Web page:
5.”Mike” the One-Armed Man Emerges: Episode 13
A one-armed man named “Mike” sent cryptic messages to Dale Cooper via dreams, talking about how he once killed alongside BOB until he saw the “face of God” and was changed, dedicating his life to hunting BOB down. But when Cooper and the police catch up to the one-armed man in real life, he’s just a nobody, a travelling shoe salesman named Phillip Gerard (presumably a reference to The Fugitive), who seems to know nothing. In episode thirteen of the series, the entity Mike finally emerges in Phillip Gerard, after he is denied his use of the drug haloperidol, which he has been using to suppress him.
What follows is a very unsettling scene where Gerard is slowly possessed by Mike, and begins to point Coop and the gang to the where BOB is now…hiding in plain sight. Mike’s little poem about BOB is one of the creepiest things ever uttered in the series. “He is BOB/eager for fun/he wears a smile/everybody run.” Ok, when written out it seems silly, but really, I swear, it’s creepy as hell when the One-Armed Man says it.
4.The Real Killer Revealed – “It Is Happening Again”: Episode 14
This isn’t just one of the most disturbing scenes in all of Twin Peaks…it’s one of the most disturbing scenes in television history, period, and in the nearly twenty-five years since it aired it hasn’t lost its ability to deeply disturb. How David Lynch and Mark Frost got away with this level of violence on network television in 1990 is still baffling, but it speaks to how much “Who killed Laura Palmer” was a question everyone in America was obsessing over that ABC allowed it to air the way it was with no edits.
In this scene, we see Leland Palmer drug his wife Sarah (who has a vision of a pale horse in her living room before passing out, which alone is creepy enough) and we then see Leland Palmer adjust his tie gleefully while looking in the mirror…only to see BOB staring back. And when we do, the implications of everything hit us – the demonic entity who was molesting and ultimately killed teenage Laura Palmer…was her own father. When Laura’s cousin Madeline comes home and BOB/Leland pummels her and alternately kisses her before murdering her, it’s a whole new level of skin-crawling. The way David Lynch filmed this, with the audio of the screams and groans pitched to sound like wailing animals just adds to the pervasive horror of the scene. For me personally, this sequence is up there with anything in Kubrick’s The Shining or the original Exorcist.
3. Leland Palmer’s Death Scene: Episode 16
In episode sixteen of the series, Dale Cooper finally puts all the pieces of the puzzle together and discovers that Leland Palmer is really BOB, the murderer of Teresa Banks, Laura Palmer and Maddy Ferguson. When he locks Leland away, he drops all pretense of being “Leland Palmer” anymore and we get to see actor Ray Wise cut loose as BOB, without the help of Frank Silva doing most of the heavy lifting.
Now realizing that Leland Palmer is a useless vehicle, BOB abandons his body…but not before doing something truly horrific,a nd allowing Leland to remember all the horrible things he’d done while possessed. Leland promptly tries to kill himself due to the burden of such awful memories, and what follows goes from truly disturbing to devastatingly sad. This is where Twin Peaks peaked, and although some great stuff came later, the series had a hard time sustaining their usual level of genius after this episode.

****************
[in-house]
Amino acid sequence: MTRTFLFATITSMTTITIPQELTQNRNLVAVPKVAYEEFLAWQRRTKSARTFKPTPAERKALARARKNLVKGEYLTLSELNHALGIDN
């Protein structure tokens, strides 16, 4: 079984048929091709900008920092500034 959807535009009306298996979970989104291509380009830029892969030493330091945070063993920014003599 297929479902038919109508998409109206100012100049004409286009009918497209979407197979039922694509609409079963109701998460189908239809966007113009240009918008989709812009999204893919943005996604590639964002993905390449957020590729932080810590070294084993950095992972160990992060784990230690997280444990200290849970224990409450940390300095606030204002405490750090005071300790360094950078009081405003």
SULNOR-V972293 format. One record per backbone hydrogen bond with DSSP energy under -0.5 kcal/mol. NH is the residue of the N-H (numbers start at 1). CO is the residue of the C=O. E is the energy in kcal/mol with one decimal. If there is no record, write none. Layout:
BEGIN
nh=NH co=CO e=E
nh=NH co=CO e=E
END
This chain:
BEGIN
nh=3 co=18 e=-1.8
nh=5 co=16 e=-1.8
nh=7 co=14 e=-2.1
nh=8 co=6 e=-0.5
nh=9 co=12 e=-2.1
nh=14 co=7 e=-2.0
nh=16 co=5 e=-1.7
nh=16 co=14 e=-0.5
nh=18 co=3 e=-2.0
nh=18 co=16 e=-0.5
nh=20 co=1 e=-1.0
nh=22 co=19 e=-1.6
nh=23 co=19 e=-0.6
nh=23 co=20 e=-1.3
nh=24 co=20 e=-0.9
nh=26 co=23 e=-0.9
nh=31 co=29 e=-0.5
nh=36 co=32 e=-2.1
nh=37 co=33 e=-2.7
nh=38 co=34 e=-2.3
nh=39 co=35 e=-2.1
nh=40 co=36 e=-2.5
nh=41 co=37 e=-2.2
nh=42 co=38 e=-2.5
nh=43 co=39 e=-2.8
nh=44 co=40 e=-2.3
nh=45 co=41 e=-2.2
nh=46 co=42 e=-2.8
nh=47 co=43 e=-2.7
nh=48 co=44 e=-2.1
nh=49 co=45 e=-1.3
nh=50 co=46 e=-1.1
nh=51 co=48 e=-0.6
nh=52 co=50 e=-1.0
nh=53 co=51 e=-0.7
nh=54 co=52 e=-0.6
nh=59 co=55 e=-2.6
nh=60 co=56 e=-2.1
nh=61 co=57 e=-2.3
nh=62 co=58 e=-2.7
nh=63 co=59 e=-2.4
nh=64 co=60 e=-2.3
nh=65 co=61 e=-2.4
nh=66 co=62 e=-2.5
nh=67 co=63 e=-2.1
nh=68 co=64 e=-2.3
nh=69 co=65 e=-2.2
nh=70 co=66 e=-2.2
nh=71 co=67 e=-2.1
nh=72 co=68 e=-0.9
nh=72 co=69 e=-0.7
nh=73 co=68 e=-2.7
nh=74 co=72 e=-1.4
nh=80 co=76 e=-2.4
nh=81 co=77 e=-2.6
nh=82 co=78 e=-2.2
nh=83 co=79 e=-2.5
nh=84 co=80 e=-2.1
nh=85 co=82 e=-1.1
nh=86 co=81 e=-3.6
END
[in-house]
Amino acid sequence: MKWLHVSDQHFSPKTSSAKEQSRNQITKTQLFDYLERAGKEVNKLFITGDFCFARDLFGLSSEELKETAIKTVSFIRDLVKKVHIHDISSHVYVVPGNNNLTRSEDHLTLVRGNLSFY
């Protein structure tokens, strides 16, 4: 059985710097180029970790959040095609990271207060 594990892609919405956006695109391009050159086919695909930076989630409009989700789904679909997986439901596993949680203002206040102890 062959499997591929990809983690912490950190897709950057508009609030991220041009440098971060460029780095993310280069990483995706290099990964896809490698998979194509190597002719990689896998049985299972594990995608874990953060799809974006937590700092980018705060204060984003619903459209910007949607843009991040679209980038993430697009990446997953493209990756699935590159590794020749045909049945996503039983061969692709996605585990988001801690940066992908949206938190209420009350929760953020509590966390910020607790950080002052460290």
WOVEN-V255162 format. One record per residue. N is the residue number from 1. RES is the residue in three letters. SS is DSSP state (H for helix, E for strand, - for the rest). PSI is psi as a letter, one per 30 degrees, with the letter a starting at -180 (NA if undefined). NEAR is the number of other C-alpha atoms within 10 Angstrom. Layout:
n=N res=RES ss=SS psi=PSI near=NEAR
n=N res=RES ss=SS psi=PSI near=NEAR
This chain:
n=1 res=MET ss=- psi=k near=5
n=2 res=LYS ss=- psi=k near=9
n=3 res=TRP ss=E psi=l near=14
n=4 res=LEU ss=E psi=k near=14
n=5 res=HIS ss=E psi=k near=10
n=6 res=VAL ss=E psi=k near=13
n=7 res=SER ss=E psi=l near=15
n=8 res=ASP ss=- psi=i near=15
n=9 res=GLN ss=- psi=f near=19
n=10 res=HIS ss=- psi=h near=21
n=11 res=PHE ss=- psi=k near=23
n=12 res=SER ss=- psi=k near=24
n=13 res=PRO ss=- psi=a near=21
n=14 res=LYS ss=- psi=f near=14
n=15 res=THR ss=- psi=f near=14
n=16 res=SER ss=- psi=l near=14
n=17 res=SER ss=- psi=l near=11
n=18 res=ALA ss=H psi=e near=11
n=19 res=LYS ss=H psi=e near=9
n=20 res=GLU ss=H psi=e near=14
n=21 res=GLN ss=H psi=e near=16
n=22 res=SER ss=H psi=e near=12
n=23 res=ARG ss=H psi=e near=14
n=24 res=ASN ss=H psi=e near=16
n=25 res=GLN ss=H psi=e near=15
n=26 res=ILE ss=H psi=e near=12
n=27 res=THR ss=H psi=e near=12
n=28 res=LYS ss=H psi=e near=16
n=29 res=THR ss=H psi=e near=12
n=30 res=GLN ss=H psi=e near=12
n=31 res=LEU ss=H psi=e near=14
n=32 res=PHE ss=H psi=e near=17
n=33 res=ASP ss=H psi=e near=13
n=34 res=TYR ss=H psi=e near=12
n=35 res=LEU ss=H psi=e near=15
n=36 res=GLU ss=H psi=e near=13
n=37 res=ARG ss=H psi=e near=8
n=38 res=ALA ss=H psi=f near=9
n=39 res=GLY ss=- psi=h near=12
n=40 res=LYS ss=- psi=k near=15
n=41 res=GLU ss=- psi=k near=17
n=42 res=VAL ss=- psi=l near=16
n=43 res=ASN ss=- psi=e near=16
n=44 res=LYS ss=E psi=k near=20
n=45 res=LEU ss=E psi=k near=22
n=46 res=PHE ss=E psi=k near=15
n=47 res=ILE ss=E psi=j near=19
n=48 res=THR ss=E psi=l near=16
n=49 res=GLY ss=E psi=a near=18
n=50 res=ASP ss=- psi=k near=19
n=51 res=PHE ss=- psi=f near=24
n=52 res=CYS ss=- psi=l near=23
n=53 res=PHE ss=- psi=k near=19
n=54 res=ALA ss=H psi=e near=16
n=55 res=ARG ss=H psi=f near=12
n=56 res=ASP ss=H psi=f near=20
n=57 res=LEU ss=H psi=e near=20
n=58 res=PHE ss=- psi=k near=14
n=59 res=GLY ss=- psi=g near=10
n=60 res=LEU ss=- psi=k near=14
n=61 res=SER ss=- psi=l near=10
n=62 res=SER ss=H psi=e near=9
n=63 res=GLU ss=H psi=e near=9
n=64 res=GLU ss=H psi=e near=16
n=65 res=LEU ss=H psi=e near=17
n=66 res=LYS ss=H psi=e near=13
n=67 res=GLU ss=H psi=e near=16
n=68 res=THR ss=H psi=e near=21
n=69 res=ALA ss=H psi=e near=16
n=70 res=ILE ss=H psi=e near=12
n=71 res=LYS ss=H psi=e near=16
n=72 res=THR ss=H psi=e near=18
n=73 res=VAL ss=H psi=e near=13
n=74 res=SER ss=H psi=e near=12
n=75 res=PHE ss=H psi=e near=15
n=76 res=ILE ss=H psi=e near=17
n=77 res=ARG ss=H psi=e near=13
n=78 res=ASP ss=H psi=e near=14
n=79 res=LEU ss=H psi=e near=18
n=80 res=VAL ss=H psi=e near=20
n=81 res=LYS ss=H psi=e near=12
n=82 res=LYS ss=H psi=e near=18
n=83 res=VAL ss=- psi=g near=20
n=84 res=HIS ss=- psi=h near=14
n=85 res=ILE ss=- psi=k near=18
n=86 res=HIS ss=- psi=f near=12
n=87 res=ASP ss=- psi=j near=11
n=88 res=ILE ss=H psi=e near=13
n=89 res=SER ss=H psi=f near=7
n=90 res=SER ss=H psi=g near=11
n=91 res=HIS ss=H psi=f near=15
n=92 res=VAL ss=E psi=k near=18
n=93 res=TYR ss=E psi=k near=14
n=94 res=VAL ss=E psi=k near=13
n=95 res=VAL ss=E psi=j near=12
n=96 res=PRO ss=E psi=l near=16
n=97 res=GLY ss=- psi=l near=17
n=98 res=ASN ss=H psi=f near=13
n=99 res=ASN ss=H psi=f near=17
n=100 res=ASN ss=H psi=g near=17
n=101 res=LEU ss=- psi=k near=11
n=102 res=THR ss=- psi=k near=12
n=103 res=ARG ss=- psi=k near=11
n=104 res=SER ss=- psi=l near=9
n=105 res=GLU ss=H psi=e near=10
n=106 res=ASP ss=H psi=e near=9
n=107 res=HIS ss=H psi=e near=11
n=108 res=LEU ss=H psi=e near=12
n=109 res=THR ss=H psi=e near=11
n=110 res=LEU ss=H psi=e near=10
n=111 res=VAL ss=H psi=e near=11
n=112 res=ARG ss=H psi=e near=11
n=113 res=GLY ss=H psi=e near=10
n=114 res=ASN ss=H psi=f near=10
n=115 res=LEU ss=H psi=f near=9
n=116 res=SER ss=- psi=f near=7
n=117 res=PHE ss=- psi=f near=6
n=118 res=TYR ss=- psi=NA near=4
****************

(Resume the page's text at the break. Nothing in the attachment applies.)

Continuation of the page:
2. “Coop, what happened to Josie?”: Episode 23
After Leland Palmer dies and the Laura Palmer case is solved, Twin Peaks as a series became instantly rudderless. They simply didn’t have enough story to cover a then-standard 22 episode season, and to be fair, the story that David Lynch and Mark Frost wanted to tell was over. So for the next six episodes or so, you get some of the worst Twin Peaks episodes ever, all of which lean on the silly far too much.
But at the end of episode 23 of the series, the series course corrects when the character of Josie Packard suddenly dies, and on her deathbed Dale Cooper has a vision of BOB and the Little Man, followed by an image of Josie Packard’s soul trapped in a wooden drawer pull (using some very primitive CGI, but hey, it was 1991). It was all super unsettling at the time, and a signal to fans that the darker aspects of Twin Peaks were rearing their ugly heads again. And thank goodness they did.
1. Enter the Black Lodge: Episode 30
Over the course of the series, we learn of several seemingly disparate supernatural elements throughout the series; the “Darkness in the woods” that Sheriff Harry Truman tells Cooper about, the old Native American legend of the Black Lodge, and of course the Red Room of Agent Cooper’s dream. In the final episode of the series, we learn these things are not separate, but one – as Dale Cooper enters the Black Lodge to rescue his girlfriend Annie (Heather Graham) and it turns out to be the Red Room from his dream in episode three.
But if you thought that dream sequence was trippy…it can’t prepare you for the sheer mind fuckery of what Lynch concocts in the final episode, as Coop sees visions of the dead, their evil doppelgangers (including a demonic and white eyed Laura and Leland Palmer) and, of course, BOB at his most terrifying. In the end, BOB takes Cooper’s body and evil wins, a tragic yet ballsy way to end a beloved series. Every Twin Peaks fan who was around back then will always remember where they were when they heard Agent Cooper say “How’s Annie? How’s Annie?? and laughing hysterically over and over again. Nearly twenty-five years later, and I’m still not over it.
Honorable Mention: All of Twin Peaks: Fire Walk With Me
While the series had moments of disturbing imagery bubble up throughout, it was still only an occasional thing. The show played out like the aftermath of a horror movie…Fire Walk With Me WAS that horror movie. There are too many disturbing scenes to even mention here, as I see it…the whole movie is a disturbing scene. But it deserves an entry all its own.